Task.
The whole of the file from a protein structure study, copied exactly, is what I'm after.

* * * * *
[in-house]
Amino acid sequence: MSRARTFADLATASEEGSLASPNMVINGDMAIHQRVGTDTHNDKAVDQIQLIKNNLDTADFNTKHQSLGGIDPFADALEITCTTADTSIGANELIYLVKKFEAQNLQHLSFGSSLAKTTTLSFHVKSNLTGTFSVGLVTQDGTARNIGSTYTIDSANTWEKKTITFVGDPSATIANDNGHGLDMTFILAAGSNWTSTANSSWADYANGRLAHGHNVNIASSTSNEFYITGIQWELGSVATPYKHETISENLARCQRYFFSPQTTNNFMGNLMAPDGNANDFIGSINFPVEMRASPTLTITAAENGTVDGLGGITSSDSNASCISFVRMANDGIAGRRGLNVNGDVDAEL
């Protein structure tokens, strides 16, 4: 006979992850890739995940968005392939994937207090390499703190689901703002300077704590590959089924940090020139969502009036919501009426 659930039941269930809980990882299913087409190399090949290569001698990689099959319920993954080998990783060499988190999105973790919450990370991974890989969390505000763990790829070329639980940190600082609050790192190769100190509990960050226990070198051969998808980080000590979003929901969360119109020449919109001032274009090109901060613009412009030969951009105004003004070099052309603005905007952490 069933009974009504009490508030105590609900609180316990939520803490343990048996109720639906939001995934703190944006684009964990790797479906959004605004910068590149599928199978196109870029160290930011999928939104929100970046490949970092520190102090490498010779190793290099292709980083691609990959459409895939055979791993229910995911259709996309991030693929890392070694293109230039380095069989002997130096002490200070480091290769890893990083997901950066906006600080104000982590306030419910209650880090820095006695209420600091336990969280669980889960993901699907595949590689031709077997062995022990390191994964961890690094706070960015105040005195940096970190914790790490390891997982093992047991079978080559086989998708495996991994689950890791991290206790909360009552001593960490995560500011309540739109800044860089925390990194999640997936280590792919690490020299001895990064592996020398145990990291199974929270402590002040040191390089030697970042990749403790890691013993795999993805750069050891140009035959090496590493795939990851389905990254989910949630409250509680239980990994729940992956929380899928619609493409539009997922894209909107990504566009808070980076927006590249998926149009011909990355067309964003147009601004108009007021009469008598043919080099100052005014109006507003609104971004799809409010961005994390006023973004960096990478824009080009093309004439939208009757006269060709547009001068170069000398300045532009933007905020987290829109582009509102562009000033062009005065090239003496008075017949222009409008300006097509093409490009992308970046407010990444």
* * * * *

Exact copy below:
[in-house]
Amino acid sequence: MSRARTFADLATASEEGSLASPNMVINGDMAIHQRVGTDTHNDKAVDQIQLIKNNLDTADFNTKHQSLGGIDPFADALEITCTTADTSIGANELIYLVKKFEAQNLQHLSFGSSLAKTTTLSFHVKSNLTGTFSVGLVTQDGTARNIGSTYTIDSANTWEKKTITFVGDPSATIANDNGHGLDMTFILAAGSNWTSTANSSWADYANGRLAHGHNVNIASSTSNEFYITGIQWELGSVATPYKHETISENLARCQRYFFSPQTTNNFMGNLMAPDGNANDFIGSINFPVEMRASPTLTITAAENGTVDGLGGITSSDSNASCISFVRMANDGIAGRRGLNVNGDVDAEL
């Protein structure tokens, strides 16, 4: 006979992850890739995940968005392939994937207090390499703190689901703002300077704590590959089924940090020139969502009036919501009426 659930039941269930809980990882299913087409190399090949290569001698990689099959319920993954080998990783060499988190999105973790919450990370991974890989969390505000763990790829070329639980940190600082609050790192190769100190509990960050226990070198051969998808980080000590979003929901969360119109020449919109001032274009090109901060613009412009030969951009105004003004070099052309603005905007952490 069933009974009504009490508030105590609900609180316990939520803490343990048996109720639906939001995934703190944006684009964990790797479906959004605004910068590149599928199978196109870029160290930011999928939104929100970046490949970092520190102090490498010779190793290099292709980083691609990959459409895939055979791993229910995911259709996309991030693929890392070694293109230039380095069989002997130096002490200070480091290769890893990083997901950066906006600080104000982590306030419910209650880090820095006695209420600091336990969280669980889960993901699907595949590689031709077997062995022990390191994964961890690094706070960015105040005195940096970190914790790490390891997982093992047991079978080559086989998708495996991994689950890791991290206790909360009552001593960490995560500011309540739109800044860089925390990194999640997936280590792919690490020299001895990064592996020398145990990291199974929270402590002040040191390089030697970042990749403790890691013993795999993805750069050891140009035959090496590493795939990851389905990254989910949630409250509680239980990994729940992956929380899928619609493409539009997922894209909107990504566009808070980076927006590249998926149009011909990355067309964003147009601004108009007021009469008598043919080099100052005014109006507003609104971004799809409010961005994390006023973004960096990478824009080009093309004439939208009757006269060709547009001068170069000398300045532009933007905020987290829109582009509102562009000033062009005065090239003496008075017949222009409008300006097509093409490009992308970046407010990444």